– It is not an unheard-of scenario: An elderly woman goes to
Wheeler Auditorium to watch her grandson play in a basketball game
and goes into sudden cardiac arrest. She has no pulse and is not
By Lori Stuenkel
Gilroy – It is not an unheard-of scenario: An elderly woman goes to Wheeler Auditorium to watch her grandson play in a basketball game and goes into sudden cardiac arrest. She has no pulse and is not breathing.
A fellow spectator calls 911, and while the Gilroy Fire Department paramedics’ average response time of four minutes is twice as fast what the county requires, precious seconds are ticking away while the woman’s body suffers a lack of oxygen and she nears brain death.
Those seconds no longer need to be wasted. Gilroy Fire is starting a program that will train city residents to use life-saving defibrillators to get a stopped heart pumping again before paramedics arrive. The machines are already available to public in buildings such as Wheeler, and the department is encouraging businesses to place them in their buildings and train their employees.
“This increases someone’s chances of surviving by 90 percent when a victim is treated within one minute,” said Yvette Phillips, public education specialist with the GFD who is coordinating the new Public Access Defibrillator program.
The American Heart Association estimates that more than 95 percent of cardiac arrest victims – an abrupt loss of heart rhythm – die before reaching the hospital. If defibrillation is provided within 5 to 7 minutes, the survival rate jumps to as high as 49 percent.
The defibrillators often seen on television shows like “ER” used to be available only to highly trained medical personnel, such as doctors and paramedics. Now, the deployment of and training for automatic, easy-to-use defibrillators by the public is being endorsed by fire departments across the state as well as the AHA.
Four-hour classes will be held one Saturday a month for Gilroy residents who want to learn to use the machines and become CPR certified. Certification costs $25 and is valid for two years. City employees are already signing up for their training that will start in two weeks. The GFD is also encouraging businesses to consider purchasing a defibrillator and coordinating with the city for training.
There are four Automated External Defibrillators in city buildings – City Hall, Gilroy Senior Center, the City Corporation Yard, and Wheeler.
“These are all places that people go regularly,” Phillips said.
The laptop-sized machines weigh about four pounds and are stored in a wall-mounted box with a red light on top that flashes once the defibrillator is removed. The light does not mean that Emergency Medical Services has been called, though, so training will start with a reminder to call 911 with every medical emergency.
Once a person is familiarized with the defibrillator, using the machine is “easy as pie,” Phillips said.
Plus, the city’s contract with county Emergency Medical Dispatchers means the good Samaritan can receive additional over-the-phone instructions on how to use the defibrillator and perform CPR afterward.
Voice prompts and flashing lights take the user through the defibrillation process step by step. After being powered on, a woman’s voice from the machine asks the user to “connect electrodes” to the cardiac arrest victim. Labels on the electrodes indicate where on a person’s chest they should be placed. The machines are meant for anyone older than 8.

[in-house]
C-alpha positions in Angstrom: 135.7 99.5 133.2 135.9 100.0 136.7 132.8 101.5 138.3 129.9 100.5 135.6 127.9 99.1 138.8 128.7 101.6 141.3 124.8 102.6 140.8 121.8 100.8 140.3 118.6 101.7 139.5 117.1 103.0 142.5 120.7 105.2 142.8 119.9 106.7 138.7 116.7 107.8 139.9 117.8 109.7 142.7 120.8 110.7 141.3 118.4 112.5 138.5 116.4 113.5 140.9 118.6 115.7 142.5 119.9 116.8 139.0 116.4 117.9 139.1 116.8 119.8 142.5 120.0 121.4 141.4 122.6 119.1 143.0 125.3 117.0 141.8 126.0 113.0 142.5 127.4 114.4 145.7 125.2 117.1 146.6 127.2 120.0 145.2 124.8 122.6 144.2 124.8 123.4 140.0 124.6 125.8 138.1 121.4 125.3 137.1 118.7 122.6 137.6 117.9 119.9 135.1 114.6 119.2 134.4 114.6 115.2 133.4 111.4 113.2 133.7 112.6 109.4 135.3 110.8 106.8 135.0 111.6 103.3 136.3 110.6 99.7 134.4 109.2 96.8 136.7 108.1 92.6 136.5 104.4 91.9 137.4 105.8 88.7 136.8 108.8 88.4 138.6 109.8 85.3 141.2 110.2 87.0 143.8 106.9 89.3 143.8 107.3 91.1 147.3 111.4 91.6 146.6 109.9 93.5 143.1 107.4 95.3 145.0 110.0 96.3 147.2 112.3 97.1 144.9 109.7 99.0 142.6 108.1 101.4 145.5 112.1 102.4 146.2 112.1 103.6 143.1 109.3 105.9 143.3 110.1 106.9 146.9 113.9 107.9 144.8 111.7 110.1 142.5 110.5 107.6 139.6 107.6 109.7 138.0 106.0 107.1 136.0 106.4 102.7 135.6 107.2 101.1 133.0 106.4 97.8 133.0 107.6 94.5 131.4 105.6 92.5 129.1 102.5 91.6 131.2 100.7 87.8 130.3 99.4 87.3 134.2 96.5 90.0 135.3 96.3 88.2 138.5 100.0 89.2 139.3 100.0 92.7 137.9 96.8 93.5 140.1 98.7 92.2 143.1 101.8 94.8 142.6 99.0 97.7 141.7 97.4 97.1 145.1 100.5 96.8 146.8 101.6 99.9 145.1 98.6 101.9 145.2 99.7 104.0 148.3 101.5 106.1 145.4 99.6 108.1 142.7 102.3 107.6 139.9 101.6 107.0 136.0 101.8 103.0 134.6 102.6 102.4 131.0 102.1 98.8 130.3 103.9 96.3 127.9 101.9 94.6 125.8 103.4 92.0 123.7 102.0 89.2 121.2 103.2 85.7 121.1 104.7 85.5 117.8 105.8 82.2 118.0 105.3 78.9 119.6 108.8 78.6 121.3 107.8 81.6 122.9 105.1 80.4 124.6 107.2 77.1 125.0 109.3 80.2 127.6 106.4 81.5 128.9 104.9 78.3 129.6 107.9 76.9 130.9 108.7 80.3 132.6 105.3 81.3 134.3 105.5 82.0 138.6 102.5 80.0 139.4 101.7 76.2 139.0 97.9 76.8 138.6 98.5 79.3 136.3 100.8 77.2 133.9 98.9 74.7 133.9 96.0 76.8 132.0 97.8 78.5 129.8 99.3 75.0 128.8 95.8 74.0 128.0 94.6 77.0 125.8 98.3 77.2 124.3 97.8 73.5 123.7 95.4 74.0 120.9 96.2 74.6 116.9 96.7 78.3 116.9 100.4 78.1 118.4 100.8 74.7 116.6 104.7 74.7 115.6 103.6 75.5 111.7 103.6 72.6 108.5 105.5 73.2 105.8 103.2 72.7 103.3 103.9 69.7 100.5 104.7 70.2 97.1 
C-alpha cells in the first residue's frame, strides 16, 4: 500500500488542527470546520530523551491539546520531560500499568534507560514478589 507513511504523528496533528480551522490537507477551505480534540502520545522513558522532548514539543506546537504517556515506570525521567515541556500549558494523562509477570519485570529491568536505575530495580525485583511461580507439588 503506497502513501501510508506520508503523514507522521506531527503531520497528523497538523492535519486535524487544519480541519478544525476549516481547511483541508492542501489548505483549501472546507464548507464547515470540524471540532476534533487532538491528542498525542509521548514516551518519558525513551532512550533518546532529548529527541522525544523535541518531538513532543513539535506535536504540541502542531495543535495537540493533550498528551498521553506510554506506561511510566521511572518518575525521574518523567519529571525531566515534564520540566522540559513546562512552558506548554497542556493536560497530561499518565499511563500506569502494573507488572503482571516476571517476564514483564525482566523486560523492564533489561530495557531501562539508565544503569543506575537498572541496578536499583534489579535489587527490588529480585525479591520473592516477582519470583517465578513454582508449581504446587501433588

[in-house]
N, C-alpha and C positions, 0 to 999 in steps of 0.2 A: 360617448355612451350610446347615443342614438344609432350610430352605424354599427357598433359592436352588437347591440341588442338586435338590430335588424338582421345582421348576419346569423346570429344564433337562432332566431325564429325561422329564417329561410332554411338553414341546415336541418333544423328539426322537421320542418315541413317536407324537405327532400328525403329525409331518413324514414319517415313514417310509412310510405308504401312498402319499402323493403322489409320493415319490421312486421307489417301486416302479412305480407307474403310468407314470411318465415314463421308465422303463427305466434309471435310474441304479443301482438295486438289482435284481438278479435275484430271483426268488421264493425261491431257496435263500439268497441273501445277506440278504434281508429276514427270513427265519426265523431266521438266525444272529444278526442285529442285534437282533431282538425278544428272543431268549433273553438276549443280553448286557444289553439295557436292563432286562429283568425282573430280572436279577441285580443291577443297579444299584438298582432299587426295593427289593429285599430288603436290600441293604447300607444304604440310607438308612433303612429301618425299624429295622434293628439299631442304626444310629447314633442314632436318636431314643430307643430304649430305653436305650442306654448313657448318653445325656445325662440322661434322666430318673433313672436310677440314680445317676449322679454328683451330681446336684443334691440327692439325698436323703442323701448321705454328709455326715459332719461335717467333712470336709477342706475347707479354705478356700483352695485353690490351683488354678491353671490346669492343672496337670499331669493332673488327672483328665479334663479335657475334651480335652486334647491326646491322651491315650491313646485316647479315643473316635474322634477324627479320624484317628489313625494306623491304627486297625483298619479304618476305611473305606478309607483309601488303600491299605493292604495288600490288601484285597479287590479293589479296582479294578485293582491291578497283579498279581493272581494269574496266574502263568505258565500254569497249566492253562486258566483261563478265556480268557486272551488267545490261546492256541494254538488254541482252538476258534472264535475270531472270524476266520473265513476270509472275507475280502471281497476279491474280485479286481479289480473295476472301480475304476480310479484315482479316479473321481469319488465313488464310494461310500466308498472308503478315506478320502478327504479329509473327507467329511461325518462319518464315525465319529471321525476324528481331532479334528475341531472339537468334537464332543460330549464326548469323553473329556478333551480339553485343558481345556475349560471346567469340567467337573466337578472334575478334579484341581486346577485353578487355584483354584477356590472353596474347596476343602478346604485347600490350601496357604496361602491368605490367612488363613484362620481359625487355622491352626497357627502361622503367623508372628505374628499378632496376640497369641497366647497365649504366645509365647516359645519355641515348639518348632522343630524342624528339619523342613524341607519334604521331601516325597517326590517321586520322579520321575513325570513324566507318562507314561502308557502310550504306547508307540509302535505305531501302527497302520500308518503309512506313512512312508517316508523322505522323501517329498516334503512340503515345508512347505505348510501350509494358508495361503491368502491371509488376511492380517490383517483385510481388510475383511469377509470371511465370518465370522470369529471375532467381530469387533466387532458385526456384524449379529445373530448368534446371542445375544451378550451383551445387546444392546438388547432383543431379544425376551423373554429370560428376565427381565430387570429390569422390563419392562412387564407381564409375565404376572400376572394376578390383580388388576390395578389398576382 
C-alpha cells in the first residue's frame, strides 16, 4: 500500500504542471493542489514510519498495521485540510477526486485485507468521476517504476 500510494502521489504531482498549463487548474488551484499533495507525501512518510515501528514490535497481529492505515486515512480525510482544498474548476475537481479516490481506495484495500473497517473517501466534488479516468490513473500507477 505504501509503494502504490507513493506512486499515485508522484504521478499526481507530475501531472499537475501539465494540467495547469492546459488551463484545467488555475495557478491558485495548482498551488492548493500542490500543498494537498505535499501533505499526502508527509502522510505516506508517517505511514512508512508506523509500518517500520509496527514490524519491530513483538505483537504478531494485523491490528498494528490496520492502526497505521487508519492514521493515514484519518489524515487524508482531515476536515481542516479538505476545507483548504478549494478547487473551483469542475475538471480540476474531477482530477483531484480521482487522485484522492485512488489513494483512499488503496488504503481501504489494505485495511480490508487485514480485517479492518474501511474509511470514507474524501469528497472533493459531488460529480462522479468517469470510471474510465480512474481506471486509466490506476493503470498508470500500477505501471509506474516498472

Next, a flashing light on a yellow button and a voice recording tell the user to push the button so the machine will start an analysis of the victim. If the machine detects a pulse, it will not charge to administer a shock, minimizing the possibility of misuse.
“Shock advised,” the machine says, if the victim is in cardiac arrest. A tone sounds that steadily becomes higher pitched to indicate the defibrillator is charging. Then, the red button flashes: “Stand clear.” With a push of the button, the defibrillator gives the needed shock. It typically gives three shocks, analyzing the victim between each.
If the heart resumes beating, CPR is the next step to get the victim breathing.
“It will give you back your pulse, but it won’t give you back your oxygen, your air,” Phillips said.
If the defibrillator is effective, the victim will more than likely survive with additional treatment from Gilroy firefighters and local hospitals.
By receiving the GFD’s training, Gilroy residents will not only be saving lives, but improving quality of life for survivors, Phillips said. Brain death can occur in as few as four minutes, but brain damage begins much earlier.
Those who are certified will be protected should they intervene in an emergency.
“Part of the training is education on the ‘Good Samaritan law,’ so as long as they receive the training and do only what they’re trained to do, they’re covered,” Phillips said.
The department is looking into defibrillators to find out if there is one cost-effective model, as it is strongly encouraging local businesses to invest in a machine and partner with firefighters for training. Defibrillators can cost from $1,900 to $5,000, Phillips said.
One Gilroy business, Monier Lifetile, already has a defibrillator program in place.
The Gilroy Fire Department’s first Public Access Defibrillator class will be Saturday, Feb. 5 at 10am. To sign up, contact the city’s Community Services Department at 846-0460.
– Call the city’s Community Services Department at 846-0460
For more information:
– Visit the city’s Web site at www.ci.gilroy.ca.us
– Call Yvette Phillips, public education specialist at 846-0372